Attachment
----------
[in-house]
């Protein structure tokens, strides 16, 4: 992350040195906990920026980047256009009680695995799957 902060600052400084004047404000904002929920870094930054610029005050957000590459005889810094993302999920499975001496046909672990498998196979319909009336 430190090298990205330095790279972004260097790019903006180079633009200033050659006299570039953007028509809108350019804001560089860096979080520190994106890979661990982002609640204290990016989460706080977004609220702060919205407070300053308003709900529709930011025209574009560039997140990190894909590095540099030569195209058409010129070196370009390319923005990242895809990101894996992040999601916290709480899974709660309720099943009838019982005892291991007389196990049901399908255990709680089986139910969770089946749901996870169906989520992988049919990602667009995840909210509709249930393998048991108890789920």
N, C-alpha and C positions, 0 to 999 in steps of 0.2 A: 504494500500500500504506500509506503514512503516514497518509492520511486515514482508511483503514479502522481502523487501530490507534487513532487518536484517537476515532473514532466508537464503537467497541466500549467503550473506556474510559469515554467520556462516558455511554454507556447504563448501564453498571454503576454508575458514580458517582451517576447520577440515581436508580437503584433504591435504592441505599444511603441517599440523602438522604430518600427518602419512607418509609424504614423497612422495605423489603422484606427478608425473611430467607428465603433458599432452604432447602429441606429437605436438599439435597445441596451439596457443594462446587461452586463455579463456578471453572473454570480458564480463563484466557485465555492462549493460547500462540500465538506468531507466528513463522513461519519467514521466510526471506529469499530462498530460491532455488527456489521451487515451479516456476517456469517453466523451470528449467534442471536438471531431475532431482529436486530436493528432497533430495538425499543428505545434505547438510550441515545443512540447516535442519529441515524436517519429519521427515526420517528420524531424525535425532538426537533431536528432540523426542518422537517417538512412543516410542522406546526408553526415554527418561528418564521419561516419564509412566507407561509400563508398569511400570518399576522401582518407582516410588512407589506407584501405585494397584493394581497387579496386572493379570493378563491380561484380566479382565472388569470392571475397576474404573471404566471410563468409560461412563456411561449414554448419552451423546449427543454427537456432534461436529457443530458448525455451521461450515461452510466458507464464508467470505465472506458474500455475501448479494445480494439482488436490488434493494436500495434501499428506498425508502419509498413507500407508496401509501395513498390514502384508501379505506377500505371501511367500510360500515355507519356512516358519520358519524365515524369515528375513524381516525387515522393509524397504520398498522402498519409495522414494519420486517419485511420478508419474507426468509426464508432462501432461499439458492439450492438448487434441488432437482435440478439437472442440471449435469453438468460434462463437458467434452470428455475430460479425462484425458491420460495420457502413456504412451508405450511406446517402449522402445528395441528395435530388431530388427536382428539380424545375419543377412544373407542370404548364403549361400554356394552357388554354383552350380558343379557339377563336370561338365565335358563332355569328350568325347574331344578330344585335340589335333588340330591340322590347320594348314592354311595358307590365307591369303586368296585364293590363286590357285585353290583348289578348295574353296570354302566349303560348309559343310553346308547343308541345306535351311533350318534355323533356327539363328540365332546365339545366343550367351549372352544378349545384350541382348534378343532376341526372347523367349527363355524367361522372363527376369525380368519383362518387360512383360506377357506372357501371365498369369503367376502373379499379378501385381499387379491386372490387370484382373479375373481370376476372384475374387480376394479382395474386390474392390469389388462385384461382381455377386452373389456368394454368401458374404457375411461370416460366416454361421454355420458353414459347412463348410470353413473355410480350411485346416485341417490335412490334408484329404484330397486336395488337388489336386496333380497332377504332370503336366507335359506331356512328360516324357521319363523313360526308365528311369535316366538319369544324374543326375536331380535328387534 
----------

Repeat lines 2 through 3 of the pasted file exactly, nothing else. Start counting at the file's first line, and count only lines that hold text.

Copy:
């Protein structure tokens, strides 16, 4: 992350040195906990920026980047256009009680695995799957 902060600052400084004047404000904002929920870094930054610029005050957000590459005889810094993302999920499975001496046909672990498998196979319909009336 430190090298990205330095790279972004260097790019903006180079633009200033050659006299570039953007028509809108350019804001560089860096979080520190994106890979661990982002609640204290990016989460706080977004609220702060919205407070300053308003709900529709930011025209574009560039997140990190894909590095540099030569195209058409010129070196370009390319923005990242895809990101894996992040999601916290709480899974709660309720099943009838019982005892291991007389196990049901399908255990709680089986139910969770089946749901996870169906989520992988049919990602667009995840909210509709249930393998048991108890789920």
N, C-alpha and C positions, 0 to 999 in steps of 0.2 A: 504494500500500500504506500509506503514512503516514497518509492520511486515514482508511483503514479502522481502523487501530490507534487513532487518536484517537476515532473514532466508537464503537467497541466500549467503550473506556474510559469515554467520556462516558455511554454507556447504563448501564453498571454503576454508575458514580458517582451517576447520577440515581436508580437503584433504591435504592441505599444511603441517599440523602438522604430518600427518602419512607418509609424504614423497612422495605423489603422484606427478608425473611430467607428465603433458599432452604432447602429441606429437605436438599439435597445441596451439596457443594462446587461452586463455579463456578471453572473454570480458564480463563484466557485465555492462549493460547500462540500465538506468531507466528513463522513461519519467514521466510526471506529469499530462498530460491532455488527456489521451487515451479516456476517456469517453466523451470528449467534442471536438471531431475532431482529436486530436493528432497533430495538425499543428505545434505547438510550441515545443512540447516535442519529441515524436517519429519521427515526420517528420524531424525535425532538426537533431536528432540523426542518422537517417538512412543516410542522406546526408553526415554527418561528418564521419561516419564509412566507407561509400563508398569511400570518399576522401582518407582516410588512407589506407584501405585494397584493394581497387579496386572493379570493378563491380561484380566479382565472388569470392571475397576474404573471404566471410563468409560461412563456411561449414554448419552451423546449427543454427537456432534461436529457443530458448525455451521461450515461452510466458507464464508467470505465472506458474500455475501448479494445480494439482488436490488434493494436500495434501499428506498425508502419509498413507500407508496401509501395513498390514502384508501379505506377500505371501511367500510360500515355507519356512516358519520358519524365515524369515528375513524381516525387515522393509524397504520398498522402498519409495522414494519420486517419485511420478508419474507426468509426464508432462501432461499439458492439450492438448487434441488432437482435440478439437472442440471449435469453438468460434462463437458467434452470428455475430460479425462484425458491420460495420457502413456504412451508405450511406446517402449522402445528395441528395435530388431530388427536382428539380424545375419543377412544373407542370404548364403549361400554356394552357388554354383552350380558343379557339377563336370561338365565335358563332355569328350568325347574331344578330344585335340589335333588340330591340322590347320594348314592354311595358307590365307591369303586368296585364293590363286590357285585353290583348289578348295574353296570354302566349303560348309559343310553346308547343308541345306535351311533350318534355323533356327539363328540365332546365339545366343550367351549372352544378349545384350541382348534378343532376341526372347523367349527363355524367361522372363527376369525380368519383362518387360512383360506377357506372357501371365498369369503367376502373379499379378501385381499387379491386372490387370484382373479375373481370376476372384475374387480376394479382395474386390474392390469389388462385384461382381455377386452373389456368394454368401458374404457375411461370416460366416454361421454355420458353414459347412463348410470353413473355410480350411485346416485341417490335412490334408484329404484330397486336395488337388489336386496333380497332377504332370503336366507335359506331356512328360516324357521319363523313360526308365528311369535316366538319369544324374543326375536331380535328387534 